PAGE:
Drive for five is complete

<b>Chris Nelson and Chancellor Donna Shalala celebrate a national title.</b>

Chris Nelson and Chancellor Donna Shalala celebrate a national title.

April 1, 1990

By Andy Baggot, Wisconsin State Journal (edited for length)

DETROIT -- They sat in their cramped, hot dressing room at Joe Louis Arena Sunday afternoon with lumps in their throats, tears in their eyes and a sense of determination so profound that their innermost feelings simply could not be disguised.

I just walked around the locker room and looked in everyone’s eyes,” said Tom Sagissor, the outspoken senior wing on the University of Wisconsin hockey team. “I saw a lot of heart, saw a lot of dignity, a lot of pride. I saw guys who wanted to win.”

One man’s vision has never been more keen.

Spurred on by the combination of talent, a strong spirit of friendship and the firm belief that they would not be denied after two near misses, the Badgers whipped Colgate, 7-3, to win the National Collegiate Athletic Association title.
A season that began on Labor Day and ended on April Fool’s Day produced a 36-9-1 record and the fifth national championship in school history. It was the second title under Coach Jeff Sauer and first since 1983.

John Byce scored three goals, the once-comatose playoff power play clicked four times and an overall constitution that was both tougher, quicker and more experienced than the opponent were the primary reasons why the Badgers earned the victory.

Chris Tancill, the tournament’s most valuable player, Gary Shuchuk, Dennis Sneddon and Rob Andringa accounted for the other goals for Wisconsin, which surged to a 4-1 lead after one period and kept its distance.

Duane Derksen recorded 21 saves and got considerable assistance from a seemingly fearless set of defensemen who limited the Red Raiders (31-6-1) to 10 shots on goal in the first two periods.

The championship culminated a season that started with seven seniors— Sagissor, Byce, Tancill, Shuchuk, Rob Mendel, Mark Osiecki and Steve Rohlik — designating Sunday as their target date. Along the way they won the Western Collegiate Hockey Association regular-season and playoff titles, responded to the pressure by winning 18 of their last 20 games (18-1-1) and buried the memories of punching out in the NCAA quarterfinals in 1988 and ‘89.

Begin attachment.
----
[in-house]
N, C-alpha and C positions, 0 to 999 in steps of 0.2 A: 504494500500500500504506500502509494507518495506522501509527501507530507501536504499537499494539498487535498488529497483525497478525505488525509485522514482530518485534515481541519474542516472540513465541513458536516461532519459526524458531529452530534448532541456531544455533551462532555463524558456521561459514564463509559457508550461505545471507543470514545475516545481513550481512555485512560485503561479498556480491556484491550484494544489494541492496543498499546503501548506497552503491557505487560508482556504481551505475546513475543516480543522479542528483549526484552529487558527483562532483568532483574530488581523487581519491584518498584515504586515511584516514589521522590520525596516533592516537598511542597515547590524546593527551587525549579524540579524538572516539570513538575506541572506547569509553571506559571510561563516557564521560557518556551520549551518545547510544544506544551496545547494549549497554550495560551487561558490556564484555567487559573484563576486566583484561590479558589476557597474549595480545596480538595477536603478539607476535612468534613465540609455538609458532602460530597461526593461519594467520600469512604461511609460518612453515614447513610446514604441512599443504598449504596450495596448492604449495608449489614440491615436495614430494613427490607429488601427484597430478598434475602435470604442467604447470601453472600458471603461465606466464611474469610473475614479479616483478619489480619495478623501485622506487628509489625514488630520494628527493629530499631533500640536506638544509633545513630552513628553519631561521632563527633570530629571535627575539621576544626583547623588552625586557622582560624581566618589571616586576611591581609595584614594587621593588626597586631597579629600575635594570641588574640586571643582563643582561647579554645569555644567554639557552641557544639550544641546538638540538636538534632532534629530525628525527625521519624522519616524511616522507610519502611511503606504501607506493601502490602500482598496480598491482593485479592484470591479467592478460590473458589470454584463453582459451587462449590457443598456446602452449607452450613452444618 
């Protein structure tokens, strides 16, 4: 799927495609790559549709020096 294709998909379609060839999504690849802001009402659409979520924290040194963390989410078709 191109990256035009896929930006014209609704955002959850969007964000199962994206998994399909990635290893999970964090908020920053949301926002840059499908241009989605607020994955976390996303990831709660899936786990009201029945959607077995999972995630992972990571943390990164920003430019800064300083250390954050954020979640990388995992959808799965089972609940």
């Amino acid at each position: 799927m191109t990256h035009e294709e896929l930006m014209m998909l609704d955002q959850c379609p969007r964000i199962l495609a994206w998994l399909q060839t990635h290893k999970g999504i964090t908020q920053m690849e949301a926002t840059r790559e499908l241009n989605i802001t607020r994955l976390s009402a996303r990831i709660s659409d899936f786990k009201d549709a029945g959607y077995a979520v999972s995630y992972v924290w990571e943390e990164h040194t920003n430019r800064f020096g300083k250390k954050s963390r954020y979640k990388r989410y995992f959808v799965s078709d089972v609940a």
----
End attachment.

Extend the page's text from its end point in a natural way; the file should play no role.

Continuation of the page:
“We knew we had one more goal to finish, and if we didn’t do it, it would be an unfinished season. We didn’t want that to happen,” said Derksen.

Rohlik, the captain, choked back tears as he talked about what he and his teammates had overcome.

“There was pressure every night,” he said. “Everyone would say, ‘Is Wisconsin that good or aren’t they?’ That was the big question all year long. Some people said, ‘You guys folded the last couple of years; you had a good enough team to do it.”

Byce converted on the power play one minute, 30 seconds into the game, then struck again at 3:23 when he took a bounce pass from Mendel and zoomed in alone for a shorthander.

Joel Gardner answered with the first of three power-play goals for the Red Raiders (Steve Poapst and Jamie Cooke had the others) at 4:58, but Tancill and Andringa came through on man-advantage situations before the end of the period and Wisconsin was off and running.

The UW power play was 6-for-13 (.462) during the Final Four after coming in 2-for-29 (.069) in six previous playoff games.

Colgate Coach Terry Slater said his club’s behavior (eight penalties in the first period, 16 overall) led to its early downfall.

“We took stupid penalties, no question about it,” he said. “We deserved them. There’s not much more to say.”
Slater also admitted his team was affected by the announced crowd of 15,034, more than half of which were very loud UW rooters.

“The were awe-stricken with all the people,” he said, explaining a first-period timeout.
Sauer said his club was affected by the crowd as well. “Just like playing at home,” he said.

ON WISCONSIN
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